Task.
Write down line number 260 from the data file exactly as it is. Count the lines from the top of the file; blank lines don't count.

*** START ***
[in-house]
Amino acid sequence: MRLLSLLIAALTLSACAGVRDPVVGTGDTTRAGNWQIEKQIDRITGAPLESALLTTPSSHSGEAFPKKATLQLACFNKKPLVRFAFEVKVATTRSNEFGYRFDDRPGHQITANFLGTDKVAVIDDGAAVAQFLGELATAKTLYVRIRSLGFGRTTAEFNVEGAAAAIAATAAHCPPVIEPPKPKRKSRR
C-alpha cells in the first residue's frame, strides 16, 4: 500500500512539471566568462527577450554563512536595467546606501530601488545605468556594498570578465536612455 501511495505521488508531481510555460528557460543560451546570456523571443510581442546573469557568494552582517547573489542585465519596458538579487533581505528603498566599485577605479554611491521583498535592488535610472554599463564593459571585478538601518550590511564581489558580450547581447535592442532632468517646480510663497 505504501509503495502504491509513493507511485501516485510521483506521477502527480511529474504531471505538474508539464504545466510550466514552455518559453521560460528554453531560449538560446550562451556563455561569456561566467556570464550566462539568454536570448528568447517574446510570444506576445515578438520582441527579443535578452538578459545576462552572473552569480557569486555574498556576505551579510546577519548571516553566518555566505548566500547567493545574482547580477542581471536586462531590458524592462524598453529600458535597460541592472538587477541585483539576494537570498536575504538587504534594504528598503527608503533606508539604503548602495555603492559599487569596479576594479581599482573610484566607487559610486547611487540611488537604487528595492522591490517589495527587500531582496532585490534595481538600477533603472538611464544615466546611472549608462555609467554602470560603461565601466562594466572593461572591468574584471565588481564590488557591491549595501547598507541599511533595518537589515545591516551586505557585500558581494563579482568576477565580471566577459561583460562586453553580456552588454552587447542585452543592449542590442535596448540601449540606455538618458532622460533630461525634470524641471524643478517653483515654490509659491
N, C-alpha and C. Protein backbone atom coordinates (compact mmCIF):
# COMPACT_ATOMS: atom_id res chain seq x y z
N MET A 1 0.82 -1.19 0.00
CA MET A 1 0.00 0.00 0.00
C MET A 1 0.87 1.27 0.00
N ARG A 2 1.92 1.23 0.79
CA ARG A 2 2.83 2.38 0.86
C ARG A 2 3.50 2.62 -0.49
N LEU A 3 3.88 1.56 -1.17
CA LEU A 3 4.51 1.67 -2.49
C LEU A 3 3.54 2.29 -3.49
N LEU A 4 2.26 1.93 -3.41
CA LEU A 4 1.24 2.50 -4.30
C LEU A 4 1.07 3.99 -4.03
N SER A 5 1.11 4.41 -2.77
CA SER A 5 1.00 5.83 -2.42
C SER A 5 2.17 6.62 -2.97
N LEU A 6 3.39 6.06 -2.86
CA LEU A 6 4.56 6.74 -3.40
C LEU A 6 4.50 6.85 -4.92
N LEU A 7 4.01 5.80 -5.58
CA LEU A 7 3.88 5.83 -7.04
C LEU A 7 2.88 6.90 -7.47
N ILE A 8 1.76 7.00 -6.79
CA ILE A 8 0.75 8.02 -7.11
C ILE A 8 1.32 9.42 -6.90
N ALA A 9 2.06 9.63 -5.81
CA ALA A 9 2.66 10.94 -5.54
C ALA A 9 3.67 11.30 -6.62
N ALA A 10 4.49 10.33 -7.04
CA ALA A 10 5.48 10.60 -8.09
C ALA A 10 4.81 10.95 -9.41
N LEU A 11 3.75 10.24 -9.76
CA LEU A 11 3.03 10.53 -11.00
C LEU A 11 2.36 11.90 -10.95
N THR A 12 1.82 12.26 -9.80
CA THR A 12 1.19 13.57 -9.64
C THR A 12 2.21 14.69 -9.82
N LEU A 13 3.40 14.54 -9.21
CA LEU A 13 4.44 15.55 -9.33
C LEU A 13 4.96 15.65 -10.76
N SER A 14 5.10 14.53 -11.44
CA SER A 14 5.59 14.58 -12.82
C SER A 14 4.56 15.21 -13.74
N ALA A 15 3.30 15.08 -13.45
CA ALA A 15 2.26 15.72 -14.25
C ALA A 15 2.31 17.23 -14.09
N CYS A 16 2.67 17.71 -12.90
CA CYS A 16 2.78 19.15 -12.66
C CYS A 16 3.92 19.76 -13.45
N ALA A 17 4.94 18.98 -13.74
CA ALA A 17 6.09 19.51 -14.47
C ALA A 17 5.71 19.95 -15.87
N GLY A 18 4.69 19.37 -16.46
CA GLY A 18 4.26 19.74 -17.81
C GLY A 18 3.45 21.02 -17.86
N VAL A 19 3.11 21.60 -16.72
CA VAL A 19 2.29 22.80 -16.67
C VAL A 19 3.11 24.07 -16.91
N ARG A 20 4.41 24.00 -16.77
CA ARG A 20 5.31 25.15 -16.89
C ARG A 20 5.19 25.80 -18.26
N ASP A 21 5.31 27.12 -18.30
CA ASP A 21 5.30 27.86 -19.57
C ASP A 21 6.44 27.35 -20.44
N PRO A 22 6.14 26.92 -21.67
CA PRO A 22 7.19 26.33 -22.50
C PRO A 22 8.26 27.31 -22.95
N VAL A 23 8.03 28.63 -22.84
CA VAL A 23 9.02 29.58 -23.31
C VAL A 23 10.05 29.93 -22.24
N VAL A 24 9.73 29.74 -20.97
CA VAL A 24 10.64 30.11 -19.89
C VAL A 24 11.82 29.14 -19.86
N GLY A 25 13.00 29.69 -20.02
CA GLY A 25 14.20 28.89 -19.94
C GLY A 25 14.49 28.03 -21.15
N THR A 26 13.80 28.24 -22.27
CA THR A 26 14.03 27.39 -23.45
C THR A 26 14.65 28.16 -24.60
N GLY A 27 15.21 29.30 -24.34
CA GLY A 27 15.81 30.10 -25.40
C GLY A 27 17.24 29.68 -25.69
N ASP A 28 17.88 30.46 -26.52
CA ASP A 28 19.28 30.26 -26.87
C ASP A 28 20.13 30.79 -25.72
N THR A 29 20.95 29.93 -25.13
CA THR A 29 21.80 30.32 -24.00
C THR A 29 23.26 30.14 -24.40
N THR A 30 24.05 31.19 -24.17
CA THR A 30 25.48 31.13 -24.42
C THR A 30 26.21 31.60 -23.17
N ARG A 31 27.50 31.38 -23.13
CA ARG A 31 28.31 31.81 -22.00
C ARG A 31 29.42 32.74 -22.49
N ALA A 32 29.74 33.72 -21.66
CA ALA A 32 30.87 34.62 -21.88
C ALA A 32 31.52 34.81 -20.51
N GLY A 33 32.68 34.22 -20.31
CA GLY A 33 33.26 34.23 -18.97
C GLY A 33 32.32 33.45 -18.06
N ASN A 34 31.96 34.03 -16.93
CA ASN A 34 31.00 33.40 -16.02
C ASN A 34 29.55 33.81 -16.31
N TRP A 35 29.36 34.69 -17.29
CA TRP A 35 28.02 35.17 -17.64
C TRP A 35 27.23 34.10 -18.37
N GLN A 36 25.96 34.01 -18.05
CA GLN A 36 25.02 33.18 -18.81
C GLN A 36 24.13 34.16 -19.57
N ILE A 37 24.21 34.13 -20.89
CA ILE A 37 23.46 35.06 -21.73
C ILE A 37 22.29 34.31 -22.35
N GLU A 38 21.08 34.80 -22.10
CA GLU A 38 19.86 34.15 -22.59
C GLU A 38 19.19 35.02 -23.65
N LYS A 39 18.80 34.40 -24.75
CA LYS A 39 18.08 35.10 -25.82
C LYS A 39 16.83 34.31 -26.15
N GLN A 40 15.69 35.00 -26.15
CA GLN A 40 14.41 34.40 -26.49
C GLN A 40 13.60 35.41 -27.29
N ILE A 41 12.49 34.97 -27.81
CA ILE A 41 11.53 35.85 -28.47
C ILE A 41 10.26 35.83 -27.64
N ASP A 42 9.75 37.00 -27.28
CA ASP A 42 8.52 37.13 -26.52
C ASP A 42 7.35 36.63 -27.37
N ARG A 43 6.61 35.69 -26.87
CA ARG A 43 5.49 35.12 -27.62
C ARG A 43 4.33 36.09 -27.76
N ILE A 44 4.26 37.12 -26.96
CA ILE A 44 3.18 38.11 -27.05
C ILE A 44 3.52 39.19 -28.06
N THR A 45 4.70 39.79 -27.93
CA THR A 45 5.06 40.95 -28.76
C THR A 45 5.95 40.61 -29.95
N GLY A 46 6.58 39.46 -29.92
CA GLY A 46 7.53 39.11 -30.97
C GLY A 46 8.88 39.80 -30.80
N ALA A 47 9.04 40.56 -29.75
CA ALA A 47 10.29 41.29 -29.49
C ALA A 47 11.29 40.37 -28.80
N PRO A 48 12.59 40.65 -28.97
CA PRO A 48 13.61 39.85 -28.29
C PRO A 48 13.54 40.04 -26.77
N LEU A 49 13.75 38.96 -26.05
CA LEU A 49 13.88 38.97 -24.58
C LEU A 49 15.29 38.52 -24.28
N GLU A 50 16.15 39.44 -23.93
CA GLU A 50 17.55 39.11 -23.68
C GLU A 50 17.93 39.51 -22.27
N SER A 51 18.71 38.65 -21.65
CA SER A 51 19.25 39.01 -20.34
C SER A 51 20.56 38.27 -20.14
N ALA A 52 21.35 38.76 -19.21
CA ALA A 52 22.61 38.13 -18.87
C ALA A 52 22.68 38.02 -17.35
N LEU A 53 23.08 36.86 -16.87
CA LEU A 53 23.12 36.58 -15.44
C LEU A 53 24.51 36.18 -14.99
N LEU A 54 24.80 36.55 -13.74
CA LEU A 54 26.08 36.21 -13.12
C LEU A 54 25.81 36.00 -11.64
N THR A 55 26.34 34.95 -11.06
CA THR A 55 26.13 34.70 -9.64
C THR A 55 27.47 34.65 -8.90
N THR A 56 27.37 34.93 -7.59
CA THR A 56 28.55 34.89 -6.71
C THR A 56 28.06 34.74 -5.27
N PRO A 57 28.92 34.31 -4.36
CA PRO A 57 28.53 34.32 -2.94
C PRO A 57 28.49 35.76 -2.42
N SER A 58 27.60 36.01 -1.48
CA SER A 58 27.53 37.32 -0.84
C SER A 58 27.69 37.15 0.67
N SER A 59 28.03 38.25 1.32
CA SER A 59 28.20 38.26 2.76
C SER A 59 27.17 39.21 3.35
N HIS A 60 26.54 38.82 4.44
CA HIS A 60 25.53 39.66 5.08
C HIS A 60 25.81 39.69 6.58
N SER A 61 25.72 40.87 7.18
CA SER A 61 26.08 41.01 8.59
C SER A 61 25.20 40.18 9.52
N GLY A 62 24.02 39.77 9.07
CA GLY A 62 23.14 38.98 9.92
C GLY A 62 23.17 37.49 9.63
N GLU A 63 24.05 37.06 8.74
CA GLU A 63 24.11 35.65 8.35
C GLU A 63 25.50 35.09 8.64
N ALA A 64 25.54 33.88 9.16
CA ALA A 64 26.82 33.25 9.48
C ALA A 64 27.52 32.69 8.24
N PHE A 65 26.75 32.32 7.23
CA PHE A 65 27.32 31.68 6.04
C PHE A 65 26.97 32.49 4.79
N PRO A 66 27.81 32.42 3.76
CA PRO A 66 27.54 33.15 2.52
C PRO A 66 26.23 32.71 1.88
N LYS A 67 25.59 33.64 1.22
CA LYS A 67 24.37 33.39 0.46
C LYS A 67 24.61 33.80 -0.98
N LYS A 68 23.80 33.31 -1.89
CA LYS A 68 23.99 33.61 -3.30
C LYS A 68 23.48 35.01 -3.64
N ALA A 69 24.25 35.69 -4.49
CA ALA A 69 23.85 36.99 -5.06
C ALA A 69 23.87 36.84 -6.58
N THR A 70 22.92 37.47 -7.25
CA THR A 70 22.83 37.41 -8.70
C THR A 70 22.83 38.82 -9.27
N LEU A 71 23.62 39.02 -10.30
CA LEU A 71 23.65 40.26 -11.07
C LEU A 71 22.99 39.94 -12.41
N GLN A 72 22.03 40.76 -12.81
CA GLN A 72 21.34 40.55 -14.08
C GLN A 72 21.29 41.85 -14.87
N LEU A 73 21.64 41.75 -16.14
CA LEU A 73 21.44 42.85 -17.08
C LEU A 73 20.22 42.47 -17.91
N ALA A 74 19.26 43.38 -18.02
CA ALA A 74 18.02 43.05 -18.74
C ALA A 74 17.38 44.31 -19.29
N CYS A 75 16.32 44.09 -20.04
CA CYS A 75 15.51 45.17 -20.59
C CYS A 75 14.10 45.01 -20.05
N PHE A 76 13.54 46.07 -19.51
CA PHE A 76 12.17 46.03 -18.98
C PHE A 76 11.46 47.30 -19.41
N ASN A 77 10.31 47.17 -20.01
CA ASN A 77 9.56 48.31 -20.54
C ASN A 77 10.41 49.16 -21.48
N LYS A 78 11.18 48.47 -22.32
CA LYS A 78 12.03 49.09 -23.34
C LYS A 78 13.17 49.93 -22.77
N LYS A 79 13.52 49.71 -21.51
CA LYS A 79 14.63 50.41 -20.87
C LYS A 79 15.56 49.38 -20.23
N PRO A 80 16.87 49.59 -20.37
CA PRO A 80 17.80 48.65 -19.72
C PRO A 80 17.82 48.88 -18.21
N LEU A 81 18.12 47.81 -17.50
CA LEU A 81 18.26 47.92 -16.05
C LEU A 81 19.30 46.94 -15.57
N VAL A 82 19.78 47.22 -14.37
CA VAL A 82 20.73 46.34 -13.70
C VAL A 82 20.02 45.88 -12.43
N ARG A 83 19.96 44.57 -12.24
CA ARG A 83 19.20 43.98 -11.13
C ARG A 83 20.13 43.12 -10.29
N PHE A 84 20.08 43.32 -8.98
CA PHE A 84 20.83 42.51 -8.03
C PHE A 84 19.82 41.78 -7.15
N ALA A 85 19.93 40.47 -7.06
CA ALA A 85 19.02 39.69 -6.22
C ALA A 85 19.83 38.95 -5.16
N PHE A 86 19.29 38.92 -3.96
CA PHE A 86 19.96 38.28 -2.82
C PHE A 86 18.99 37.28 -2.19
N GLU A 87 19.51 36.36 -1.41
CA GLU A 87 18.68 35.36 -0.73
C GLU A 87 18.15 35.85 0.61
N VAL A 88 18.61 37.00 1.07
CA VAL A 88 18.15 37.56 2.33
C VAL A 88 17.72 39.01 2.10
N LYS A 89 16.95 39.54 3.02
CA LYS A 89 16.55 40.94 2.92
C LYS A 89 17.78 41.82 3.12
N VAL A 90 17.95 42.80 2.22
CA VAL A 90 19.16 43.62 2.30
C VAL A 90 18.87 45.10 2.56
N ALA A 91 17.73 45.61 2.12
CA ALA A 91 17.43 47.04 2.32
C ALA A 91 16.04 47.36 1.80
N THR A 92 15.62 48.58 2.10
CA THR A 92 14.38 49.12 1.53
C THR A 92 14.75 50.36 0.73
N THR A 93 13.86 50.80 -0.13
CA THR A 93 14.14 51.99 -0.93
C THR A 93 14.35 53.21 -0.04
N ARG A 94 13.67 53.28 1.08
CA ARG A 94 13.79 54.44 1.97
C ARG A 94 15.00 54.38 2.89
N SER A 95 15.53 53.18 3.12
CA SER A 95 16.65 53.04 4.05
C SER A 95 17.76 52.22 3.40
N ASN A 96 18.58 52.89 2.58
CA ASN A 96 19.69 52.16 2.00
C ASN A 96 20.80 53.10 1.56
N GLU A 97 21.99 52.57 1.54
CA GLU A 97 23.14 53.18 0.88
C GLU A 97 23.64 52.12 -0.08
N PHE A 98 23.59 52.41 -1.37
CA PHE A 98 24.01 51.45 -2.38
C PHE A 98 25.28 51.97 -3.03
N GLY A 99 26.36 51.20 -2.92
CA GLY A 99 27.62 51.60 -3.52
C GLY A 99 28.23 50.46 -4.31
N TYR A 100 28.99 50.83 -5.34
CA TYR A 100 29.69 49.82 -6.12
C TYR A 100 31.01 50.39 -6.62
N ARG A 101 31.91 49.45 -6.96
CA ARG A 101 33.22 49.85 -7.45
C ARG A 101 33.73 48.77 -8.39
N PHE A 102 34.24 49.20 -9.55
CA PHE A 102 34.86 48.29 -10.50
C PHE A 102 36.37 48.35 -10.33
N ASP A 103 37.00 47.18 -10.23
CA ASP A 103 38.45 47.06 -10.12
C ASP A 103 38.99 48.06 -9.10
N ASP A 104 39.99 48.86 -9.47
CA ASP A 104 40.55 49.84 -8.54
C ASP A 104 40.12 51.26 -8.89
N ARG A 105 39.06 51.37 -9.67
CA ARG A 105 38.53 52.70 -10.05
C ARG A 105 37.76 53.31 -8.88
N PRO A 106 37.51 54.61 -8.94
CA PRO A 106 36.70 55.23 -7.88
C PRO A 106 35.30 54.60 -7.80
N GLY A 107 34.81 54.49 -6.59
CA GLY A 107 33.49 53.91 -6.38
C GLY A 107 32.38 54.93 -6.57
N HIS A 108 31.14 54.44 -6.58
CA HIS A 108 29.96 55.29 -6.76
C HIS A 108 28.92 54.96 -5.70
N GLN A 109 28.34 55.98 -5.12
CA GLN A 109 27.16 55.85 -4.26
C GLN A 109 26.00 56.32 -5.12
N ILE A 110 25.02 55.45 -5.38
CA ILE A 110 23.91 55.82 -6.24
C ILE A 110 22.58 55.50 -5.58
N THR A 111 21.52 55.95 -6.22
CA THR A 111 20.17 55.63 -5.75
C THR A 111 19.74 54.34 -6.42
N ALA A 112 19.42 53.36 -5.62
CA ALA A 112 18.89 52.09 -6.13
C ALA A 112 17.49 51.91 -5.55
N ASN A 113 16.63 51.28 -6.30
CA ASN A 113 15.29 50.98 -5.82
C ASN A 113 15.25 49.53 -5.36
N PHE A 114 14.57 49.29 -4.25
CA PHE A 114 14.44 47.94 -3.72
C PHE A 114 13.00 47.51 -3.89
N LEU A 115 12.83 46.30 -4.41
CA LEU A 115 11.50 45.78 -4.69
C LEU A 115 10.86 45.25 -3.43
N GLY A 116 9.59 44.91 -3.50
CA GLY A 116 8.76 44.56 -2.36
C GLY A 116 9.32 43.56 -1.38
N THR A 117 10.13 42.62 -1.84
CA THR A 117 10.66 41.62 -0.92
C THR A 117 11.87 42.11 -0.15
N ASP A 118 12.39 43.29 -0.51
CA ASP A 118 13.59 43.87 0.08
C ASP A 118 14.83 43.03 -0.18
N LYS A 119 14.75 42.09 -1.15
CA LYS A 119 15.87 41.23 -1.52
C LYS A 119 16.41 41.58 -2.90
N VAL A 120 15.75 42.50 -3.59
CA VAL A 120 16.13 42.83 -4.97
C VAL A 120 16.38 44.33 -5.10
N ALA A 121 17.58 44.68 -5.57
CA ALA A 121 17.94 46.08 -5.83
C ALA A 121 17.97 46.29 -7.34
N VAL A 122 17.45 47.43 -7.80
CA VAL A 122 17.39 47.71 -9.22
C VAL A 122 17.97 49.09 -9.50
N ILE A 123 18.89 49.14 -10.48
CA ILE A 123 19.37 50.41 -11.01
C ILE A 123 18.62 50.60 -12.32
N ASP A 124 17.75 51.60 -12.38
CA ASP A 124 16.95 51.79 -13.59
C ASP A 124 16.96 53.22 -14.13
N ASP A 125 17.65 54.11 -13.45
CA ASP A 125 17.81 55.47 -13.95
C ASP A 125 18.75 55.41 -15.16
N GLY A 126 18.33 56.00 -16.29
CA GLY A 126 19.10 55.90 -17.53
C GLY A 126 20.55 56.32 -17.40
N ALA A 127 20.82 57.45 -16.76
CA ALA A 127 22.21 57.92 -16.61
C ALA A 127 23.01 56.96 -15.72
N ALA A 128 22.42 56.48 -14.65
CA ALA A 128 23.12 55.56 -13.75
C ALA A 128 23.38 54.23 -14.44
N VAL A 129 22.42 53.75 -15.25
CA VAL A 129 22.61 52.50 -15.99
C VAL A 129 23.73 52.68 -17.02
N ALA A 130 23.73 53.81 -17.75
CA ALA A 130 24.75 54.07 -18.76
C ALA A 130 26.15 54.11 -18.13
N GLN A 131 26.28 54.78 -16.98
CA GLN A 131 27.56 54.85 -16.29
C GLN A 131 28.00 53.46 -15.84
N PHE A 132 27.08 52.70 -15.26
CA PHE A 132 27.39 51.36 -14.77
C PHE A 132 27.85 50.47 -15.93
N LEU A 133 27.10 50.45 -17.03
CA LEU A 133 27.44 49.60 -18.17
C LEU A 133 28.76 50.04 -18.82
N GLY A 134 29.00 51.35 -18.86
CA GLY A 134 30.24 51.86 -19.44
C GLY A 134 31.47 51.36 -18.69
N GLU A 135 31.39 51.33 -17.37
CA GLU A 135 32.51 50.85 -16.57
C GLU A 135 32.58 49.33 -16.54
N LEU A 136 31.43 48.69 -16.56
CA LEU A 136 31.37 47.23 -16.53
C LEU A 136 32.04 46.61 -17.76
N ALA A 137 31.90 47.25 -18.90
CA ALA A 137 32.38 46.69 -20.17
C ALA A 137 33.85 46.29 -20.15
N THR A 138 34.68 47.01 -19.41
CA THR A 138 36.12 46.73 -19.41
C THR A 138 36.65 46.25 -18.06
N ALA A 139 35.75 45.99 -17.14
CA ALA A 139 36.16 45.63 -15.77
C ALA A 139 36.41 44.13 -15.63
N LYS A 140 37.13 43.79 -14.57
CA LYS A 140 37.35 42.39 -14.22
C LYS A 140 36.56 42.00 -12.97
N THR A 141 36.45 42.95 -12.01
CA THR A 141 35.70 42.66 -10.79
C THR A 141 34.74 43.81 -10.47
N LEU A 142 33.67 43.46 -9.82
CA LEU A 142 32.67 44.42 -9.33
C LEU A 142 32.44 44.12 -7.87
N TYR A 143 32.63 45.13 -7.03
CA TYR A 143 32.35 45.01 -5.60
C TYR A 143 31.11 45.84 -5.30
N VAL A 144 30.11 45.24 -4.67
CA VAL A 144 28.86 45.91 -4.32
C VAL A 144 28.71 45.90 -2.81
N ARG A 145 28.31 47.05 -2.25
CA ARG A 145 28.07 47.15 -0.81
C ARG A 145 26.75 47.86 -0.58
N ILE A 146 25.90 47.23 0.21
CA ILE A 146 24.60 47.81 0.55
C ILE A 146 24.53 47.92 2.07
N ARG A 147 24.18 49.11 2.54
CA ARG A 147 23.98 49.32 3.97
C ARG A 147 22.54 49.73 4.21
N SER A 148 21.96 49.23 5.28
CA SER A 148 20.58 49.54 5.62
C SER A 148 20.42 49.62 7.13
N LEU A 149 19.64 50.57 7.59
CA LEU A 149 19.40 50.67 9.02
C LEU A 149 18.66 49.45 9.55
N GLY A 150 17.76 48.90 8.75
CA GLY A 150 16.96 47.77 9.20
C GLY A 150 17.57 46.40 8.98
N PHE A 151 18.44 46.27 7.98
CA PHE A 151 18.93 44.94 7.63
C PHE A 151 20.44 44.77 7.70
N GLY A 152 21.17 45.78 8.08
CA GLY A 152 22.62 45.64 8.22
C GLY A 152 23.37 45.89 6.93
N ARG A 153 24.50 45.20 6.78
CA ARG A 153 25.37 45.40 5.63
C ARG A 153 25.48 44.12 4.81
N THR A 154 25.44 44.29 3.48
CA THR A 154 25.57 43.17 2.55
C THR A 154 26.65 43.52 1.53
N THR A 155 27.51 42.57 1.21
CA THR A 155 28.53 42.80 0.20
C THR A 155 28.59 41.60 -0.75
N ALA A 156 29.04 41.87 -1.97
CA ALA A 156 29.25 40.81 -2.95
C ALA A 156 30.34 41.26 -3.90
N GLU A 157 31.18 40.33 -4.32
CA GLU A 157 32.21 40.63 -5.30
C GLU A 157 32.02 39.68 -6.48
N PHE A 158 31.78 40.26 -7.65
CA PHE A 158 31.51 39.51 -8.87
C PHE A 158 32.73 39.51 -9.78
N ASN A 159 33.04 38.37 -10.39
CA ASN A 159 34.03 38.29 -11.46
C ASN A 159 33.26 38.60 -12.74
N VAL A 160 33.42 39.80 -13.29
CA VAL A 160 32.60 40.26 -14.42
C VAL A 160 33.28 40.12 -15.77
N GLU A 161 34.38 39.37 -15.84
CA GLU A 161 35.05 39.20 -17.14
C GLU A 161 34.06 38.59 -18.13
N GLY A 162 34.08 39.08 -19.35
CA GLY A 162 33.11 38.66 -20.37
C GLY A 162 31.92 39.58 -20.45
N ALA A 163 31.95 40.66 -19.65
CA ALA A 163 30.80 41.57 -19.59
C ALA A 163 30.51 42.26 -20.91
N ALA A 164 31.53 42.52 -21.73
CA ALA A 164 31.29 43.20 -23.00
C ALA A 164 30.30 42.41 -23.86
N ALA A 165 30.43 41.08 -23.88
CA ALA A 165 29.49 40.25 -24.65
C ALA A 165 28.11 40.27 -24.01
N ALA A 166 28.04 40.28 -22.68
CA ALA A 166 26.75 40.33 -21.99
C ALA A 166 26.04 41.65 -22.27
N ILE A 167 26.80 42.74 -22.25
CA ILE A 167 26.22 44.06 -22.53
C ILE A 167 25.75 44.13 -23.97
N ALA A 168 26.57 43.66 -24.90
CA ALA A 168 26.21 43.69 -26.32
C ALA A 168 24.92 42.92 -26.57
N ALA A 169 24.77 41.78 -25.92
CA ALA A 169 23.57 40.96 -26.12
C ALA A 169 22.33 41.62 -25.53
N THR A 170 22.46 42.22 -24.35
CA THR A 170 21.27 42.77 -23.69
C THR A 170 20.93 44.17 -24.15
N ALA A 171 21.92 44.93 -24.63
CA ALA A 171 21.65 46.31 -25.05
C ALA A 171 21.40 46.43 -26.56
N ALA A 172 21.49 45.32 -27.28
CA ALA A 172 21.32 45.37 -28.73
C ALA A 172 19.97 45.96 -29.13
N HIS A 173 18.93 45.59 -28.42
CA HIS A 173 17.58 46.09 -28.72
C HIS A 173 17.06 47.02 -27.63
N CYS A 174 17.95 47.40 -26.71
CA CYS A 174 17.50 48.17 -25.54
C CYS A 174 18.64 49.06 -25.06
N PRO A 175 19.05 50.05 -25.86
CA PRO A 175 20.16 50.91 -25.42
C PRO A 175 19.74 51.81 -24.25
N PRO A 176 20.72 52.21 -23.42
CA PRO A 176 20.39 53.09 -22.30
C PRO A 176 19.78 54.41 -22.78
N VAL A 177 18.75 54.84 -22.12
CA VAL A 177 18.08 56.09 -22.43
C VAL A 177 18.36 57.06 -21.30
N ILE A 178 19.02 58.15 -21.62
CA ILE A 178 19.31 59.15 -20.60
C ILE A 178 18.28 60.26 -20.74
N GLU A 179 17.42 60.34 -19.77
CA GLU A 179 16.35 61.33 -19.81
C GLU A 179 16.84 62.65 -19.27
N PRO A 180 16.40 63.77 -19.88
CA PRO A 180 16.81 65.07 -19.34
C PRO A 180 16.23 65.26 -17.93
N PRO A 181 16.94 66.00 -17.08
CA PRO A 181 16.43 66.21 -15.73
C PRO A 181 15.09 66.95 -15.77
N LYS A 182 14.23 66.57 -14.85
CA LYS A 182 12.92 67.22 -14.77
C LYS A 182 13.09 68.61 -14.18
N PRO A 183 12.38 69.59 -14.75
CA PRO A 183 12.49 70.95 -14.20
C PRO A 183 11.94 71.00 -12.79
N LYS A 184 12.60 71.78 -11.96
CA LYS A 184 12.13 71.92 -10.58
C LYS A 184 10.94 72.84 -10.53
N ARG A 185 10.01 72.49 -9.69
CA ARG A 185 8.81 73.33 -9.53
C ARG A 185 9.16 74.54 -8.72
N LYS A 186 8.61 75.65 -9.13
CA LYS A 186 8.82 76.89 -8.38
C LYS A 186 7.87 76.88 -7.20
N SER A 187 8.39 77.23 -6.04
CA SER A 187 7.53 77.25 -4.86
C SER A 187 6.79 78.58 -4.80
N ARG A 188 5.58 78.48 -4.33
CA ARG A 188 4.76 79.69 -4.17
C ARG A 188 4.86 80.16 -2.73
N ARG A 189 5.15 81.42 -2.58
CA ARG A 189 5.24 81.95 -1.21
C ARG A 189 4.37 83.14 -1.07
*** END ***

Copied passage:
C ALA A 85 19.83 38.95 -5.16